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Philippians 4:10-14

Verses covered in this passage:

  • Philippians 4:10
  • Philippians 4:11
  • Philippians 4:12
  • Philippians 4:13
  • Philippians 4:14

Two women in the Philippian church, named Euodia and Syntyche, are involved in some kind of dispute with each other. Paul urges the entire church and its leaders to help restore these two back to a harmonious relationship with each other. He repeats the call for the Philippians to rejoice. Rejoicing in the face of all circumstances is part of having the mindset of Jesus, who showed radical obedience to God no matter what. This mindset brings us the peace of God and keeps us from anxiety.

Paul provides a list of what believers should keep our minds focused on, virtues we can meditate on which flow out of the Christ-mindset: whatever is in line with God’s design, whatever is clean and unspoiled from the world’s influence, whatever is God-honoring will help keep us imitating Christ and Paul’s example.

Paul has experienced good times and bad times; he’s had plenty and he’s had nothing. Even now he admits he is in a difficult situation in prison and potentially facing death. But in whatever circumstance he is in, he knows the secret of contentment: Jesus gives us strength to navigate all aspects of life.

The Philippian believers have shown how much they care about Paul and his ministry by sending him financial support while he is imprisoned. He praises them for being the most generous church in all his ministry. They have given him monetary support from the beginning. Paul never asked them for funding, but they gave to him out of their own desire to share in his ministry work. Paul describes their gift-giving in terms of a pleasing sacrifice to God, which they will be rewarded for when Jesus returns. Their giving here and now is like putting money into a heavenly savings account that will yield interest when Jesus rewards His faithful followers.

Paul concludes his letter by praising God and sending regards from the believers in Rome to the Philippians. He wishes for Jesus’s favor to be upon them all as they strive to imitate His example of radical obedience to God in the face of all circumstances.


Paul expresses his mindset of joy that the Philippian believers care about him and have sent him financial support while he is imprisoned. He explains that the secret of contentment in all situations is through the strength given to us by Jesus.

Paul now makes a turn in his letter, and addresses what was likely the occasion for him to write it. He states But I rejoiced in the Lord greatly, that now at last you have revived your concern for me. Paul is speaking here of the financial gift the Philippians sent to Paul through Epaphroditus (Philippians 4:18). The word translated concern is the theme word “phroneo.” Paul is saying “You chose a mindset of care toward me.” This is something at which Paul rejoiced. Paul is choosing a mindset of joy toward the mindset of care the Philippians had for him.

Paul says at last you have revived your concern for me, which standing alone would sound like he is whining rather than rejoicing. But Paul makes clear that he is not whining, but rather stating a matter of fact. Perhaps Paul had learned from Epaphroditus that they were concerned before, but had lacked opportunity. Paul does not explain why the Philippians lacked opportunity to provide financial support for Paul. It could have been for a number of reasons, including their lack of capacity or their inability to send a messenger to Paul. They might not have known his whereabouts, for example.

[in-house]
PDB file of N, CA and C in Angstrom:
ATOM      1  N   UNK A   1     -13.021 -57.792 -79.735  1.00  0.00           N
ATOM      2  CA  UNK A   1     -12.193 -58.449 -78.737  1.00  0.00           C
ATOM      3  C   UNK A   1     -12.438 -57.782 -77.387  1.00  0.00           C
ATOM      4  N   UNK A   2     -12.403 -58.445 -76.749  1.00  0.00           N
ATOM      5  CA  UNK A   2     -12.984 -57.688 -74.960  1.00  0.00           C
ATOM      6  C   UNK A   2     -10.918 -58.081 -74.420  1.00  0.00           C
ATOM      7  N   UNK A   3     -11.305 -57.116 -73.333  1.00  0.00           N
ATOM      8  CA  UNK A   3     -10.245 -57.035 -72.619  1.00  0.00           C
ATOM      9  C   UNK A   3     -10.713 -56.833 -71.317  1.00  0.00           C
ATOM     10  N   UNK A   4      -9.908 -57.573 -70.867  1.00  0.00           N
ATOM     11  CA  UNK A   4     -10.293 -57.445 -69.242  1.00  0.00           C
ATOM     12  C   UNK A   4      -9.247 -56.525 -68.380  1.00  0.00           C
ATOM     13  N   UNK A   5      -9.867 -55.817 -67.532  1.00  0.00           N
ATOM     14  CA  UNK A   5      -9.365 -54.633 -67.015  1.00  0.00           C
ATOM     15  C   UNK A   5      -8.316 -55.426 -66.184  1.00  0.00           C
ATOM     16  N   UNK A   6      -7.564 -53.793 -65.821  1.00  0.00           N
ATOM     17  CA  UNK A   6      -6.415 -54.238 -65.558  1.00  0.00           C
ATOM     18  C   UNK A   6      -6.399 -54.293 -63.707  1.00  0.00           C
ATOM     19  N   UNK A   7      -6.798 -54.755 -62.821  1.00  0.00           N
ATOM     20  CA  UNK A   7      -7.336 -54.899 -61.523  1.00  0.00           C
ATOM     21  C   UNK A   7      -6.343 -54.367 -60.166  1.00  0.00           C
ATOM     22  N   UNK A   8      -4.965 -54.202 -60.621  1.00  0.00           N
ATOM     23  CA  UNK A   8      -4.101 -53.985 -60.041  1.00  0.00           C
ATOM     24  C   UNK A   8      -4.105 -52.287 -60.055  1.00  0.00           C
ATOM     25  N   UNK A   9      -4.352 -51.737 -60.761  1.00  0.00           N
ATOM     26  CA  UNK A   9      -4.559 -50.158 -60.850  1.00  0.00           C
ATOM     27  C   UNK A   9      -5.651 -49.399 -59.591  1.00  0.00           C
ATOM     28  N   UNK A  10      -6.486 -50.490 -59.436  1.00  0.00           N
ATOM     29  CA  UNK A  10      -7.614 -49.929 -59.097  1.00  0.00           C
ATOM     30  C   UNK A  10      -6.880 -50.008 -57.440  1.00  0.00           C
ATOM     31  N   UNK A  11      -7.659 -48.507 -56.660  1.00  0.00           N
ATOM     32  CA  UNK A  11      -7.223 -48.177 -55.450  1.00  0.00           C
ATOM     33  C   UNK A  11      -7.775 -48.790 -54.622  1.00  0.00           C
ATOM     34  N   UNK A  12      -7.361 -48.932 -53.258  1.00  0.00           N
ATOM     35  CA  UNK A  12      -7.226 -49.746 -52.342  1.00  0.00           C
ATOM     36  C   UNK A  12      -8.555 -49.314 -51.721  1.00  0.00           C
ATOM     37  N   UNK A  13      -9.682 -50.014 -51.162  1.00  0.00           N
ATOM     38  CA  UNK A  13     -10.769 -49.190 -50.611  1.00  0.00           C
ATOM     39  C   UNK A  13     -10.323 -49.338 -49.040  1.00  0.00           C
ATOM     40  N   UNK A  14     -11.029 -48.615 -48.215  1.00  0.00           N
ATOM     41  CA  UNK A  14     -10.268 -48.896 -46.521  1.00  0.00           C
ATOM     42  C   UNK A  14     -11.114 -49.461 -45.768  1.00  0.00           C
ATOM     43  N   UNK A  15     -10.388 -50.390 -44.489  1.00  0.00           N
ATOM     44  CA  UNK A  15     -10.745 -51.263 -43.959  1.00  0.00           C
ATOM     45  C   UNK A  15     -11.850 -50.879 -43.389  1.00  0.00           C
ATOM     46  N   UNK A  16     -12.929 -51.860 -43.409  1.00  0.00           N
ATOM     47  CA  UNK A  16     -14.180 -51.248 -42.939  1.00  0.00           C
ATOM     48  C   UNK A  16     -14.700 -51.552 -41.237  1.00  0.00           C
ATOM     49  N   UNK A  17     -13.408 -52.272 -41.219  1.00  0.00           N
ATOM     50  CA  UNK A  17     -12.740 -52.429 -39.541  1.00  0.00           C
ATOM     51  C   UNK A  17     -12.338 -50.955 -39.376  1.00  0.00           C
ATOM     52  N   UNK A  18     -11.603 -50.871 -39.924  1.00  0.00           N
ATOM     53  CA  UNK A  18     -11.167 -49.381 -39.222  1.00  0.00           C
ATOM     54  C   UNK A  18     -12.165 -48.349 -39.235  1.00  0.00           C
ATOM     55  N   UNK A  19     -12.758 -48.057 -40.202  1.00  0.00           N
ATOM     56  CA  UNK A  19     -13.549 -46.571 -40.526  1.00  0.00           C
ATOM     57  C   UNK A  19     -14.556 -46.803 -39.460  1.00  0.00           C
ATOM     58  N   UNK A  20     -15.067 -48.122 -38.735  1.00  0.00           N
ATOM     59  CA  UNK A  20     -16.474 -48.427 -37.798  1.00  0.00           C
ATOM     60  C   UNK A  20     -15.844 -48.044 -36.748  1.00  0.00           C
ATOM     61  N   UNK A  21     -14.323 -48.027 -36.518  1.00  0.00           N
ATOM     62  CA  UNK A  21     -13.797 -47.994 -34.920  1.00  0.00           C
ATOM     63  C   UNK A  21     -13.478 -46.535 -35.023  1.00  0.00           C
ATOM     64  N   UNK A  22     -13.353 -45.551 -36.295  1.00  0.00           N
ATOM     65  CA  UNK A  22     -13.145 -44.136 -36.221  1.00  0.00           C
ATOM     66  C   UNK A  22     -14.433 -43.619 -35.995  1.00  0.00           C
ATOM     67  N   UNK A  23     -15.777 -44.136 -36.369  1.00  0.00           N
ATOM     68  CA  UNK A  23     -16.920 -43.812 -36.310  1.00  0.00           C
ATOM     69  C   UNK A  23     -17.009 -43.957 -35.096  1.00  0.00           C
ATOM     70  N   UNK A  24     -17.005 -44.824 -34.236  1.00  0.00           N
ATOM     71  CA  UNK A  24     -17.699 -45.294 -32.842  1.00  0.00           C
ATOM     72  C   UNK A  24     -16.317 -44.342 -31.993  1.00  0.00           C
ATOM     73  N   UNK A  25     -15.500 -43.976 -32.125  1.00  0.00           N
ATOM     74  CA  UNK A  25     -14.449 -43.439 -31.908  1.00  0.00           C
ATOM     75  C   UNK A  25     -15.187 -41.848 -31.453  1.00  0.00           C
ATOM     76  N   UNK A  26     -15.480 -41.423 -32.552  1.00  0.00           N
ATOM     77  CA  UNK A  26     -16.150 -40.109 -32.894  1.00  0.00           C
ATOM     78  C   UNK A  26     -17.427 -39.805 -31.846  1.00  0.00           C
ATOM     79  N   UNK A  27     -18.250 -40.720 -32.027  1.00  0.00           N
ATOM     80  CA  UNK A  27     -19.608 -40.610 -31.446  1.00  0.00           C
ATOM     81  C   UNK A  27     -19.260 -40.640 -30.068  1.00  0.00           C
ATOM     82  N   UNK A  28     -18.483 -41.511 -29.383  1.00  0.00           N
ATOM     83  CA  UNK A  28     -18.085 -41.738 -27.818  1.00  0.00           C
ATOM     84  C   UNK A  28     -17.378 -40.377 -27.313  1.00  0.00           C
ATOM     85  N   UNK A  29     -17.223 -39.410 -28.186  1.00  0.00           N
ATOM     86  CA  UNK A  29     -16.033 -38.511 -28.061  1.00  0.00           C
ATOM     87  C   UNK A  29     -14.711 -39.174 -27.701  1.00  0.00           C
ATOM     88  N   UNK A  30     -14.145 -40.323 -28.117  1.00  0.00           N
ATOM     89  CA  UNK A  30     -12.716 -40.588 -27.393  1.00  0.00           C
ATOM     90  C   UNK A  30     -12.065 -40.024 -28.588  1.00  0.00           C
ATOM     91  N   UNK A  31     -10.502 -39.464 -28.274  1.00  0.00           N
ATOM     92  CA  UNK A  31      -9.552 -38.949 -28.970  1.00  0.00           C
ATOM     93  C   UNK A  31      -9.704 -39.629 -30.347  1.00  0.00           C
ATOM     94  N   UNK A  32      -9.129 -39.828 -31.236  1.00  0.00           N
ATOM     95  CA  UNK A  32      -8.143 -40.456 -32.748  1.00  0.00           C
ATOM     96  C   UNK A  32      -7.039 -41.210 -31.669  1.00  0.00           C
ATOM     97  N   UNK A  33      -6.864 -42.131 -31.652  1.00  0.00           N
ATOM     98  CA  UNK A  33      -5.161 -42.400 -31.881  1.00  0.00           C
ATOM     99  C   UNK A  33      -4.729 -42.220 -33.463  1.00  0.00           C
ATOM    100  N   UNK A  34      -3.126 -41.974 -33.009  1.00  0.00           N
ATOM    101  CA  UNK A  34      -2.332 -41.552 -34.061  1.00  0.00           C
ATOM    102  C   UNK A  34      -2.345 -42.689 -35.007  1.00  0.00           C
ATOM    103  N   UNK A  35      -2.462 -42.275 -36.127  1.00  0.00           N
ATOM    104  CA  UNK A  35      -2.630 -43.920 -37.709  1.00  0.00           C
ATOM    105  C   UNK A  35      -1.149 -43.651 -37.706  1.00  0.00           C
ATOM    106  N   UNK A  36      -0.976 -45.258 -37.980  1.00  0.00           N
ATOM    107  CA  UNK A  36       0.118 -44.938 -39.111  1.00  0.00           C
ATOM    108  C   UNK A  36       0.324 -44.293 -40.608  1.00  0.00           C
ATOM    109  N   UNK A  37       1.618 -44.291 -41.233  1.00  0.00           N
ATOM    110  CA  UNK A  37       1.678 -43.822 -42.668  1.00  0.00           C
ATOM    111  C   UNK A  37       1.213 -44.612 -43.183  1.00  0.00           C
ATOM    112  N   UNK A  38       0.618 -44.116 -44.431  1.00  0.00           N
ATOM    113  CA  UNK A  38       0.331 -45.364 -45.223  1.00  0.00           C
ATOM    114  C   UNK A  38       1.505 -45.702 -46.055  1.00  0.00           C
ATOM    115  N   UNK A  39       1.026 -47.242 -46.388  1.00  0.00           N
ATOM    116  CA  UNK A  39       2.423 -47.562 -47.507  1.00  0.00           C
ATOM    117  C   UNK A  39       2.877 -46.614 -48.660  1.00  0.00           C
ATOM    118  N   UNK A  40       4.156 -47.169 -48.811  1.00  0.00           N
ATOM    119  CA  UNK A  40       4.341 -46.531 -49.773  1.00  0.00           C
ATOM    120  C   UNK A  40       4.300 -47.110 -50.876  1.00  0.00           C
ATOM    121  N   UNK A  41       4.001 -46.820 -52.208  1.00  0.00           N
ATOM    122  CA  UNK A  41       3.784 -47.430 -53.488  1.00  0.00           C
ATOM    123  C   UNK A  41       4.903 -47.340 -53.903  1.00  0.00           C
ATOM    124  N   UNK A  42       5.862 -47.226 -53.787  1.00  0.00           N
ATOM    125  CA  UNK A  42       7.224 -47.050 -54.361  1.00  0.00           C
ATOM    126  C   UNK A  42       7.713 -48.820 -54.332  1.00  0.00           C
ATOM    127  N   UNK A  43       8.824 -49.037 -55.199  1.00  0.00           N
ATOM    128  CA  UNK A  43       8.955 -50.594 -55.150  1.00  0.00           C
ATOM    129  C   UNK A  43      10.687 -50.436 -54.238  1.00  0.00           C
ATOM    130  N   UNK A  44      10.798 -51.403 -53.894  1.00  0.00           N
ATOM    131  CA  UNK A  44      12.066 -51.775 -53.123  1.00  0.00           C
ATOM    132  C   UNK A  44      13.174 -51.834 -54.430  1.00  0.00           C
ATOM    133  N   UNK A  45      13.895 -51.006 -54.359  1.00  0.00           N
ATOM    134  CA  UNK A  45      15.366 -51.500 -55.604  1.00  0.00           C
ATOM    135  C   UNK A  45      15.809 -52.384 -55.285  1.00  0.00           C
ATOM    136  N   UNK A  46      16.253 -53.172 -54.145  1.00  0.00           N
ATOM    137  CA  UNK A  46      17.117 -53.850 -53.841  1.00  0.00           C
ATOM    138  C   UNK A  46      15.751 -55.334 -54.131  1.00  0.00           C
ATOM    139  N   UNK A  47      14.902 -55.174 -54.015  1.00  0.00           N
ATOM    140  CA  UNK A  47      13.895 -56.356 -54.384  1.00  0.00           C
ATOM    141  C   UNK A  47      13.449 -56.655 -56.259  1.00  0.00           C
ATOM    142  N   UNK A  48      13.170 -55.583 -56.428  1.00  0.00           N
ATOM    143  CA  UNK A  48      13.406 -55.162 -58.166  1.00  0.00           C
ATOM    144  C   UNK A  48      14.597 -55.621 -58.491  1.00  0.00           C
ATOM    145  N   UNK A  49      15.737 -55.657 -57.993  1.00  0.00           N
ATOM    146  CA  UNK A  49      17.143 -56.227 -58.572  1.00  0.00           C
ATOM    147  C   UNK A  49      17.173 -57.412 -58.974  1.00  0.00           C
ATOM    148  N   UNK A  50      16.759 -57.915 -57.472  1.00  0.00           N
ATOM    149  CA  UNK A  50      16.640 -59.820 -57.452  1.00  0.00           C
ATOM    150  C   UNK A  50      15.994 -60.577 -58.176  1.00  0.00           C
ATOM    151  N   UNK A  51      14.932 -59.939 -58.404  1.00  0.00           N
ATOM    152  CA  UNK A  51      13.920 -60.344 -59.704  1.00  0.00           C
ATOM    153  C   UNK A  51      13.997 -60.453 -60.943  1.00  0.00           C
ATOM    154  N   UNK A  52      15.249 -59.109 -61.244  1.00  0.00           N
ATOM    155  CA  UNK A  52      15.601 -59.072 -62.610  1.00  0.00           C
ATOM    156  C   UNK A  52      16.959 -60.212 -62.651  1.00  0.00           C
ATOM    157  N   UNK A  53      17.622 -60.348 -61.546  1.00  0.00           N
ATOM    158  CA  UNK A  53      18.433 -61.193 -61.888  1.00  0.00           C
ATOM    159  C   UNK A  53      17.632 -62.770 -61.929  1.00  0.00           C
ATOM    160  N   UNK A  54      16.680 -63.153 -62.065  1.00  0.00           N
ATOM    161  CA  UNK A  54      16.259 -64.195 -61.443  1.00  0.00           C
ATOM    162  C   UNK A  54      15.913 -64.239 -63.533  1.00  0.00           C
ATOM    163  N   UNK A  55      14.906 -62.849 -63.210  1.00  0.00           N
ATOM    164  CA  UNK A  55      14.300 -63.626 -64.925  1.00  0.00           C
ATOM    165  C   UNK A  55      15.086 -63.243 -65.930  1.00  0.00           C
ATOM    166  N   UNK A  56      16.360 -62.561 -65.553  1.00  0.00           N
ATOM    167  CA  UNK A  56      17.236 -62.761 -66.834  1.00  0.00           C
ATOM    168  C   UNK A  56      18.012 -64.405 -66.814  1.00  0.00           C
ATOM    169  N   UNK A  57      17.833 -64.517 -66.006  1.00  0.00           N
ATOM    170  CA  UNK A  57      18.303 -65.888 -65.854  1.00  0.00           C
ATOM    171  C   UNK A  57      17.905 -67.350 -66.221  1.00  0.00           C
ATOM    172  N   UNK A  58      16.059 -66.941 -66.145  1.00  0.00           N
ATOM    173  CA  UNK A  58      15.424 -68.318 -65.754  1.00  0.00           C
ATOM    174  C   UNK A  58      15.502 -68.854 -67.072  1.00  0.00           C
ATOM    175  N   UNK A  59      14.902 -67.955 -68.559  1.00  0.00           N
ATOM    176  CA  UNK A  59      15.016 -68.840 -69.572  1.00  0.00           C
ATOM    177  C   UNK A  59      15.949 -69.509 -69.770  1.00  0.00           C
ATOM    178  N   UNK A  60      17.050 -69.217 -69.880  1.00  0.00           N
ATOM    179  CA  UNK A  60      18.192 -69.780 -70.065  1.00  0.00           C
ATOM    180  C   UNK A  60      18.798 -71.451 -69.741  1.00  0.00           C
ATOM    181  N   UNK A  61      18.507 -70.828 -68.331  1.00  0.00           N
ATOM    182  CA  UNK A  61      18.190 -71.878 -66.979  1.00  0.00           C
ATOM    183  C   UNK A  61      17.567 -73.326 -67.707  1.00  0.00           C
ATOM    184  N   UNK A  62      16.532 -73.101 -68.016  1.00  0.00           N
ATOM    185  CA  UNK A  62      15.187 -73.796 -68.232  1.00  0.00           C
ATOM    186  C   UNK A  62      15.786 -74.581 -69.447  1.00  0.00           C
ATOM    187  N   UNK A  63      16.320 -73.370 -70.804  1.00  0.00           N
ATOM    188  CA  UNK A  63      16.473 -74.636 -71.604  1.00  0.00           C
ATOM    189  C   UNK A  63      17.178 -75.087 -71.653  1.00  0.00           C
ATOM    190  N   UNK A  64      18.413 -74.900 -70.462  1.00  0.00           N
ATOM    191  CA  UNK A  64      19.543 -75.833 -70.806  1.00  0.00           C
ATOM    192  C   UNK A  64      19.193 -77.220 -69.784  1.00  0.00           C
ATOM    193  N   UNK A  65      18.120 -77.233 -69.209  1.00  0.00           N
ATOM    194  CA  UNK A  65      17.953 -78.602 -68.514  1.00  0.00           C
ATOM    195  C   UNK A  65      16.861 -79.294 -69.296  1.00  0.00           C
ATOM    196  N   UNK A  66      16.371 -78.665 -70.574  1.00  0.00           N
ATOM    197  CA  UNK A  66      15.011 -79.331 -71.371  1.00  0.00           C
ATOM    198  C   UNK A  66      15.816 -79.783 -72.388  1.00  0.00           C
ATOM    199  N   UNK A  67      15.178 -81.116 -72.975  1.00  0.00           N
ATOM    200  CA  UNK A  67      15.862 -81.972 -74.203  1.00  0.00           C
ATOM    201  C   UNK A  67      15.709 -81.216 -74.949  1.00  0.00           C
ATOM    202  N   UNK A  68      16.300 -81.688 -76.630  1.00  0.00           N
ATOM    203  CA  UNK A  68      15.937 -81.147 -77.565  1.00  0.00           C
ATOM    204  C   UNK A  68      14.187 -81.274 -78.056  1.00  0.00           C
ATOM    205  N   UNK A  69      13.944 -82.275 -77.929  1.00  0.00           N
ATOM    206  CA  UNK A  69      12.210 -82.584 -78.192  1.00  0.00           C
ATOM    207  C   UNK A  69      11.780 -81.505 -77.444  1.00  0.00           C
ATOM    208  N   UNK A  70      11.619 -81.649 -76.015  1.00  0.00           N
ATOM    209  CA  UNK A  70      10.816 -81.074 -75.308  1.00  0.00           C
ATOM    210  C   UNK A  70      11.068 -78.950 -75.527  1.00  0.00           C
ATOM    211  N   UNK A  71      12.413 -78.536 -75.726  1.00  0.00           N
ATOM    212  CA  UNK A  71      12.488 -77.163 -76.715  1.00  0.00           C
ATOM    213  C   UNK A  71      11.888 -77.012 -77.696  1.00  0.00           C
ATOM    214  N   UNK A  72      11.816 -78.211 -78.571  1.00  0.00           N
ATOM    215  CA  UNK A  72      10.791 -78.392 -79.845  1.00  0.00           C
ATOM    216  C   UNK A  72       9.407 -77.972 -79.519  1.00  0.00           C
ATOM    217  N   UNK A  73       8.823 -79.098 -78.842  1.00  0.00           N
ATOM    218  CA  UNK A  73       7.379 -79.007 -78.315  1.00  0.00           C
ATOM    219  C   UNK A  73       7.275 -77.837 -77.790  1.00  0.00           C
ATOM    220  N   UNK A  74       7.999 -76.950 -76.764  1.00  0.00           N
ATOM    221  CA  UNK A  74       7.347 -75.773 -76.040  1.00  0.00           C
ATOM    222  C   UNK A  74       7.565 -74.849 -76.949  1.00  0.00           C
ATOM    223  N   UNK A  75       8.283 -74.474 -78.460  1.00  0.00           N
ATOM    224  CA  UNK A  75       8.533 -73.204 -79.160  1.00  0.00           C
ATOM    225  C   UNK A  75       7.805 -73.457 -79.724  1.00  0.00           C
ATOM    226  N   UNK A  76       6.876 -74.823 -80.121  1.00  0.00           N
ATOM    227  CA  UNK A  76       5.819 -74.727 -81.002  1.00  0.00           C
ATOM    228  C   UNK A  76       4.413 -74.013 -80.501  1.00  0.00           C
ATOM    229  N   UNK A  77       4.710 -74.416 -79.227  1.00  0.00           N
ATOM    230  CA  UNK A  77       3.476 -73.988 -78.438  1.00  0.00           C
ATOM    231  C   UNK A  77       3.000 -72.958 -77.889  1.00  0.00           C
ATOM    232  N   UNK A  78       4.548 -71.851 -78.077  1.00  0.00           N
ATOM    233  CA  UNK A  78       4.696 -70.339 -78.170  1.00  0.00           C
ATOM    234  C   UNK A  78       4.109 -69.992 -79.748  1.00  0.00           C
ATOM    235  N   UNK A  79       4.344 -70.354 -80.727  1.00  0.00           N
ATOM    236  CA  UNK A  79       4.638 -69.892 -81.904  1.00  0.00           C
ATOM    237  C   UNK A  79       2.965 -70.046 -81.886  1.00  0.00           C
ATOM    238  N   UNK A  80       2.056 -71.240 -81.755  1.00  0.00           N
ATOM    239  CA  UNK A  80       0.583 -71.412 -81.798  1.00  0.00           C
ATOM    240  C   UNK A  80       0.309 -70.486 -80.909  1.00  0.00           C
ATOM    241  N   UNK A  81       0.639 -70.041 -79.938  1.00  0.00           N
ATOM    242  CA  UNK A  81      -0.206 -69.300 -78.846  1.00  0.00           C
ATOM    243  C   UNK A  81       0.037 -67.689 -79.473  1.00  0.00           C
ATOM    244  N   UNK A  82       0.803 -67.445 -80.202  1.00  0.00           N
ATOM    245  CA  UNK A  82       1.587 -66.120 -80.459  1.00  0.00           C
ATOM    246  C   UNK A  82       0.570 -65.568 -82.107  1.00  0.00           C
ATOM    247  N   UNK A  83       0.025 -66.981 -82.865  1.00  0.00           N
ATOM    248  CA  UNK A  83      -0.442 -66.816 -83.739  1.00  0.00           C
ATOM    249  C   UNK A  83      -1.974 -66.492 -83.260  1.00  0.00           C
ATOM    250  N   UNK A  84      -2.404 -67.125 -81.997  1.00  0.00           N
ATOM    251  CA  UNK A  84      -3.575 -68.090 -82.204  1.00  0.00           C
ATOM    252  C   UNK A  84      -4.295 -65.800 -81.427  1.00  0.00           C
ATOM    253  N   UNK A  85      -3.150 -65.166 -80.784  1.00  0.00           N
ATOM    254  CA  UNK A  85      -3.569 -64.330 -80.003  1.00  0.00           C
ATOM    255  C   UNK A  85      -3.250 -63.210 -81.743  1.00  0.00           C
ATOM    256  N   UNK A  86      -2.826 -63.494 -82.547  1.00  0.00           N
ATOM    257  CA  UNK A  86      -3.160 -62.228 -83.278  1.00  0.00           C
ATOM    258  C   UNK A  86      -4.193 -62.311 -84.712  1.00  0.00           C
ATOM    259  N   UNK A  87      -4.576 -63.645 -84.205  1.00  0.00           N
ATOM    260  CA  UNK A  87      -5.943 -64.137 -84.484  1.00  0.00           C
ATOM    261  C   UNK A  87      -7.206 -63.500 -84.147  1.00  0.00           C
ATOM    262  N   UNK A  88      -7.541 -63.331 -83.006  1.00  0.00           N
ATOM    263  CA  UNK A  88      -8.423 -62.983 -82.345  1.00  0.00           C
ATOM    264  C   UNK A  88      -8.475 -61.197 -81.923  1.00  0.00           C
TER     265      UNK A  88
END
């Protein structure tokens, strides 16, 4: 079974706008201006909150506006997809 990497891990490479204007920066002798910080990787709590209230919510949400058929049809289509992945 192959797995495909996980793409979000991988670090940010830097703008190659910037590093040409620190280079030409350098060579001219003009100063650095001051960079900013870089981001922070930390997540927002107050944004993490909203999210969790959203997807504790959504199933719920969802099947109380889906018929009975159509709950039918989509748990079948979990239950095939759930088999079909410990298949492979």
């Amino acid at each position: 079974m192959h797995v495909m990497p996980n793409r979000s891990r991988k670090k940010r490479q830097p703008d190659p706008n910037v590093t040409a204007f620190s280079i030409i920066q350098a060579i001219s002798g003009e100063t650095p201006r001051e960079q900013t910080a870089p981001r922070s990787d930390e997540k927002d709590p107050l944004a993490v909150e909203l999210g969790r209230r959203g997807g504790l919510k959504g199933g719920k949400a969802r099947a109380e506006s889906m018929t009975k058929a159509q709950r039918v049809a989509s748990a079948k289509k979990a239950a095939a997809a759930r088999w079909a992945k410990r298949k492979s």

In saying their concern for Paul has been revived through financial support, Paul makes clear that they have supported him before. He will tell us in verse 15 that they were his only financial supporters for a time. Paul would fail miserably at modern fundraising techniques with his next statement. He says Not that I speak from want, for I have learned to be content in whatever circumstances I am. Paul didn’t ask for support before, and he is not asking now. We learn from 1 Corinthians 9 that Paul had determined to provide his own support from working with his own hands. So he had no expectation or expressed need of being supported. However, the Philippians had supported Paul because of their own decision and initiative. This could certainly explain part of the reason Paul expresses so much affection for them.

Paul has learned to be content. The fact that Paul learned to be content tells us that discontentment is the normal setting for humans. Being content has to be learned. He will tell us soon the key lesson he learned, which is to rely on the strength of God. He has chosen a mindset that God’s hand is upon him, working through him, and doing what is good and best, in whatever circumstances.

We know from other letters by Paul the difficult circumstances he has learned to endure.

Paul provided a partial list in 2 Corinthians 11:23-28:

  • labors
  • imprisonments
  • countless beatings
  • often in danger of death
  • thirty-nine lashes, five different times
  • beaten with rods, three times
  • stoned (and thought to be dead)
  • shipwrecked, three times
  • spent a night and a day adrift at sea after a shipwreck
  • a multitude of dangers from frequent journeys, including from rivers, robbers, and a          multitude of enemies
  • hardship in laboring, providing his own support
  • daily pressure on him through his concern for all the churches